According to Roian Egnor, her research into the neural basis of natural animal behaviors, a field called neuroethology, involves too many different scientific disciplines for one person to master in a lifetime. “So you have to find good collaborators,” she says. But in many institutions, getting people with different skill sets together is difficult. So when she learned about Janelia Farm’s focus on a highly collaborative approach to neuroscience, she thought, “Wow. This is exactly what we need.”
Science has long been a part of Egnor’s life. She spent her early childhood in Tunisia, where her father taught science at a middle school for the children of American families living abroad. “We would go camping in the Sahara, and I can remember crawling out of my tent in the early morning and seeing desert foxes,” she says. “I’ve always been interested in watching animals. If you stop and watch for a while, you realize there is a lot going on there.”
She received a degree in biology with a focus on integrative neuroscience at Bryn Mawr College, where a professor introduced her to the work of Masakazu “Mark” Konishi, a pioneering neuroethologist at the California Institute of Technology.
Two years after graduating from Bryn Mawr—a period that encompassed working in Parisian AIDS clinics, training dolphins to recognize specific frequencies of sound, and tracking monk seals in the remote northwestern Hawaiian Islands—Egnor joined Konishi’s lab, where she contributed to the ongoing study of barn owl hearing.
Few animals can track sounds better than barn owls. Through evolution they have become so adept at it that they can catch a mouse in complete darkness just by tracking the rustling of leaves the rodent makes as it scurries about. This acuity stems from the parabolic sound collectors built into the owls' heart-shaped faces and the “massively” developed auditory pathways that analyze those sounds in their brains. The pathway is ideal for study, says Egnor.
“We know that barn owls, like humans, use differences in the intensity and arrival time of sounds at the two ears to figure out where a sound is coming from,” she says. “In the owl, intensity and time are processed in two separate neural circuits, and converge in the midbrain to form a map of auditory space.”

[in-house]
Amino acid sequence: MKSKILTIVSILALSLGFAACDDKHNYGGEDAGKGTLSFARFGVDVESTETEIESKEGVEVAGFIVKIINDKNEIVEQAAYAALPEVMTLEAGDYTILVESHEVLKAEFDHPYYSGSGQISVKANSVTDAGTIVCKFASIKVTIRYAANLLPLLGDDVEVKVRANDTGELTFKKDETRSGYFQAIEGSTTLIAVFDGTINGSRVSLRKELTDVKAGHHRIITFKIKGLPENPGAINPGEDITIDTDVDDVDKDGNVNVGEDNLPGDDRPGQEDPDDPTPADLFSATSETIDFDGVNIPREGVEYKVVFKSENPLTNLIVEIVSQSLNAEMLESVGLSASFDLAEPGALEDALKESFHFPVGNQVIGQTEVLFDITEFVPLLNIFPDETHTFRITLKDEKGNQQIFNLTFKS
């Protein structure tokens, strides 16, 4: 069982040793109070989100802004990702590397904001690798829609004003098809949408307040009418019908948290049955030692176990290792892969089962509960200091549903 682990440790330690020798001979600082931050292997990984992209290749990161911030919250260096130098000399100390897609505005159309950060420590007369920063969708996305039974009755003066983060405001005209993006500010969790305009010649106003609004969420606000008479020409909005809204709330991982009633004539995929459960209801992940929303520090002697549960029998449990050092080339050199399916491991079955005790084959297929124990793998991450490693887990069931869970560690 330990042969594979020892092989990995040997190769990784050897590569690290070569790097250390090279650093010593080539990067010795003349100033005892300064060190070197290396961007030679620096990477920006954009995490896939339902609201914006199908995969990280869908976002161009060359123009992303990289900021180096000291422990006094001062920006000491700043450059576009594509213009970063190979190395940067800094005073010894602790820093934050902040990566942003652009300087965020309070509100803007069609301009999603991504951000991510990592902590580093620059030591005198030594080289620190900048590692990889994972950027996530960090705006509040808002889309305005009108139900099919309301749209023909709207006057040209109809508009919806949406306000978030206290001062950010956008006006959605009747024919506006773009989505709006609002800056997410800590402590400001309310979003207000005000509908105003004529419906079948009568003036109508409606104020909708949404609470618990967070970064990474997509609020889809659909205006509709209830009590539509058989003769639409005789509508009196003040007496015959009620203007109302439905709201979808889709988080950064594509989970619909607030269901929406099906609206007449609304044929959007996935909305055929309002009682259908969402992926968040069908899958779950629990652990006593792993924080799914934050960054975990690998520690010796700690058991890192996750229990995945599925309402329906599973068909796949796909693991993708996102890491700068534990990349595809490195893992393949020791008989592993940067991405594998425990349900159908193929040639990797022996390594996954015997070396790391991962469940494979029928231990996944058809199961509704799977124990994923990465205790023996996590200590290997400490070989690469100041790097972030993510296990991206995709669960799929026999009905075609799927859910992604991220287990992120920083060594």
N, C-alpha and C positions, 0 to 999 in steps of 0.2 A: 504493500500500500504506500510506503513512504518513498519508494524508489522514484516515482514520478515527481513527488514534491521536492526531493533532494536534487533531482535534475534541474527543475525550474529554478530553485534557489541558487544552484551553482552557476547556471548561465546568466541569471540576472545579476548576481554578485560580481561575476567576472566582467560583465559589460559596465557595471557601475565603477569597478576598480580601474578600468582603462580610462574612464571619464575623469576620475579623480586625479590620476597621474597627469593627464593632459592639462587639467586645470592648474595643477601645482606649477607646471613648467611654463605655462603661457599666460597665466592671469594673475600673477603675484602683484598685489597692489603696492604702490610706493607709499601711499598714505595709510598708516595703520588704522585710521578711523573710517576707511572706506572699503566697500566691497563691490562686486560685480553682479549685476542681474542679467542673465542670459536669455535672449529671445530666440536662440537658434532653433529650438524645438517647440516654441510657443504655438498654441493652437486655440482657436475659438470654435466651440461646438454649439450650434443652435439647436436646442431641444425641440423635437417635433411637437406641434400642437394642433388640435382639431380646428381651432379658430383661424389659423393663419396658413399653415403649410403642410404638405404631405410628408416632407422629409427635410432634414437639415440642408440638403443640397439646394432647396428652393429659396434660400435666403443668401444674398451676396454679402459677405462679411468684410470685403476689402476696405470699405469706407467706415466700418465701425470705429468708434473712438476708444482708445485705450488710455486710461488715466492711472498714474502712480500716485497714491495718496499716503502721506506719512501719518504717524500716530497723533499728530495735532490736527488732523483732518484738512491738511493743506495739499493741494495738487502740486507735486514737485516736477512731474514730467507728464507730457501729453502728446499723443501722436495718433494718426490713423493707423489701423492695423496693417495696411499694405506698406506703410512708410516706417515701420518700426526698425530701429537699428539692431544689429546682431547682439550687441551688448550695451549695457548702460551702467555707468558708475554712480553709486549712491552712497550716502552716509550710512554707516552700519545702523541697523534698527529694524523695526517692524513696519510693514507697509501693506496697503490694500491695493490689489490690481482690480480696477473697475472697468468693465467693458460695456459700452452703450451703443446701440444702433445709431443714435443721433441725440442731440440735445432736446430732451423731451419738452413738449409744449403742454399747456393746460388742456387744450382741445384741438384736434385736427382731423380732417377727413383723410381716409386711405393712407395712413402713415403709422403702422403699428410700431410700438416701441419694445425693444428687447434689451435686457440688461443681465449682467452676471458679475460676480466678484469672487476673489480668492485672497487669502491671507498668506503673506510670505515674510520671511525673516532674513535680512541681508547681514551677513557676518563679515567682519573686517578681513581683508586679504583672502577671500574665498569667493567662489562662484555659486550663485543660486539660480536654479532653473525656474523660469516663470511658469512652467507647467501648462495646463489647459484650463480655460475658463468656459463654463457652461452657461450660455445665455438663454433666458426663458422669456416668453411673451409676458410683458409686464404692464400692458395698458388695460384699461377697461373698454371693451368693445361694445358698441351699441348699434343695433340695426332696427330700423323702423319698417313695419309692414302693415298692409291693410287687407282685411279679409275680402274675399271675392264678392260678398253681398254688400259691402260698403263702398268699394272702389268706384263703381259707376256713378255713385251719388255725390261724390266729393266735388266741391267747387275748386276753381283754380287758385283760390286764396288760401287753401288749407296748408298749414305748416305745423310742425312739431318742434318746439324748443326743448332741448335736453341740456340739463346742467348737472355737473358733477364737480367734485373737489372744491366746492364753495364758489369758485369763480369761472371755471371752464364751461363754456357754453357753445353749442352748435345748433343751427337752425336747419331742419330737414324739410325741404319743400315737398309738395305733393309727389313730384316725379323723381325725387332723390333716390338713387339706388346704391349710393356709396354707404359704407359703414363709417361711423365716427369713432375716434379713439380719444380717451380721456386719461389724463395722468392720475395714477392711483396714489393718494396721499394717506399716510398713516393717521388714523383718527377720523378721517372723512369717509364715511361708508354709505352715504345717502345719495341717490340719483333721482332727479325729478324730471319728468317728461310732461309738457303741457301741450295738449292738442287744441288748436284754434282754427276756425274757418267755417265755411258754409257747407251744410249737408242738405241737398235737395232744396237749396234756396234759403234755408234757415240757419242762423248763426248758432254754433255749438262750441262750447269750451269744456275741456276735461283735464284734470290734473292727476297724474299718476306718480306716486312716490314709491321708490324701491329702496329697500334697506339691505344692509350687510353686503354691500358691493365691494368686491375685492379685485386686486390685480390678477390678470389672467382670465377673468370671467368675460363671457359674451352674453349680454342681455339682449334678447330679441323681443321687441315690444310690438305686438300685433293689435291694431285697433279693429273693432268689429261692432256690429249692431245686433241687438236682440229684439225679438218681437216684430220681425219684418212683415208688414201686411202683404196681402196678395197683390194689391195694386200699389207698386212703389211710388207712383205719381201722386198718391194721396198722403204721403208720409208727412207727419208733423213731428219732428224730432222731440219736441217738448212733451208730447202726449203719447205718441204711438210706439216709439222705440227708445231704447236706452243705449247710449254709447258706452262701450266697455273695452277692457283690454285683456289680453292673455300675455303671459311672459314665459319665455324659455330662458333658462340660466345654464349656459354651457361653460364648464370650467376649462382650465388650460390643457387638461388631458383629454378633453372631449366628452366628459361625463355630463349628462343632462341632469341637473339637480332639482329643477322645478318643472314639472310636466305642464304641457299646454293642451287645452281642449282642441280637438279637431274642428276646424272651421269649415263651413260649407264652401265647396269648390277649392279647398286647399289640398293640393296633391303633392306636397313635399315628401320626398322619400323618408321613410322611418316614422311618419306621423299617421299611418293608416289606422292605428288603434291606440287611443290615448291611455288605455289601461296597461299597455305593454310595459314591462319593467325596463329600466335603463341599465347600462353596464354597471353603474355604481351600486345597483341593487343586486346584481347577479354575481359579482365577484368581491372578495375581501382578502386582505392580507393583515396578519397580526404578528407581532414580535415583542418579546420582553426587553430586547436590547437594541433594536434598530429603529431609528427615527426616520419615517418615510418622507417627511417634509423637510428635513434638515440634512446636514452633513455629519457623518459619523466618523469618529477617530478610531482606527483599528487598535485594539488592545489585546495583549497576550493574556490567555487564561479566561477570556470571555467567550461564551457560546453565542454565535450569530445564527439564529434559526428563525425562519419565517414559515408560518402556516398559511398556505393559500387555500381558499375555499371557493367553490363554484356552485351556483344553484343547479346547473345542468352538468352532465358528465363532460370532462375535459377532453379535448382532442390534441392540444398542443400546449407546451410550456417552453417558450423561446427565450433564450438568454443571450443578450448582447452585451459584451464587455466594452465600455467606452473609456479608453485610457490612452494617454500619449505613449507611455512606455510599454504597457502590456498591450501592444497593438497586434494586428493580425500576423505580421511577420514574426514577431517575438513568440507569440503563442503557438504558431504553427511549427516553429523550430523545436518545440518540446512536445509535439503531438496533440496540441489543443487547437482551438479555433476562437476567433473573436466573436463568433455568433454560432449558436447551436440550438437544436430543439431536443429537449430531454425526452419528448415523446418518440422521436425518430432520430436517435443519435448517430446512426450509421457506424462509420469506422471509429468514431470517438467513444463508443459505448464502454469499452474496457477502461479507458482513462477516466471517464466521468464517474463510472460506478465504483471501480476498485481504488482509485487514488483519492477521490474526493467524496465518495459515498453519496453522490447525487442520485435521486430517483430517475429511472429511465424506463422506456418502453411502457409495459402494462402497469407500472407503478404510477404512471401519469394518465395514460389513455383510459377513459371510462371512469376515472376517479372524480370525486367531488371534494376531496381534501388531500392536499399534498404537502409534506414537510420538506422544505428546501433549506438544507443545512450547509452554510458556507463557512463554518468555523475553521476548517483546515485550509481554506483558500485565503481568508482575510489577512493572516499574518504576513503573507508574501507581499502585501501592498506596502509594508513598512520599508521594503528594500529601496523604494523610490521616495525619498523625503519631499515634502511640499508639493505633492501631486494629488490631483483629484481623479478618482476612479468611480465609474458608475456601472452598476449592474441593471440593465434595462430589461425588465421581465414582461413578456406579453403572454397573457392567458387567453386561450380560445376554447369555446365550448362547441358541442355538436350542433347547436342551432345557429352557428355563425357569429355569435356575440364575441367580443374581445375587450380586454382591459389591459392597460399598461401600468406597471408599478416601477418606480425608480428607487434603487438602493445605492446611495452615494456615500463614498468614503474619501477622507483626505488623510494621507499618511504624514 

“We knew from previous work,” says Egnor, “that these neurons need both time and intensity information to form their map.” She then interfered with their ability to analyze time differences by playing totally unrelated sounds through the two sides of custom-made headphones.
According to Egnor, that should have prevented the owls from being able to track noises, but it didn’t. The owls still oriented to sounds, but their reactions were slower and less accurate. Similar results from lesion experiments implicate forebrain circuitry in these sloppier orients. This distinction—between a precise, fast, but demanding midbrain circuit, and a sloppier, slower, but more forgiving, forebrain circuit—may be a general feature of neural circuit design, says Egnor.
From Caltech, Egnor moved to Mark Hauser’s lab at Harvard and began working with the complex social vocalizations of a small New World monkey called the cotton-top tamarin.
Egnor says her work with owls, dolphins, and monkeys has focused on single animals in controlled conditions—simple systems that remove much of the complexity of real world social interactions. Part of the reason, she says, is technological; the tools don’t exist to study animals in natural, uncontrolled situations.
“As a neurobiologist, we’re always studying the behaviors we can study,” she says. “But that’s not how behavior works. Behavior is complicated and messy and there are lots of animals involved and they are never doing just one thing at a time.” Egnor says the draw of Janelia is the freedom to take the leap and try to develop the tools to make those more complex studies possible.
Her experiments will attempt to record and characterize the vocalizations of 40 or more mice in the same enclosure going about their daily, uncontrolled lives. “Problem number one is just keeping track of all the mice,” she says. “Then, you have to keep track of what they’re paying attention to as they vocalize: Are they thinking about what they smell or are they thinking about what they see or are they thinking about both? They are right next to this female, but are they thinking about the female across the cage?”
RESEARCH ABSTRACT SUMMARY:
Roian Egnor uses multigenerational groups of socially housed mice to study the neural basis of complex vocal and social behavior.
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Photo: Paul Fetters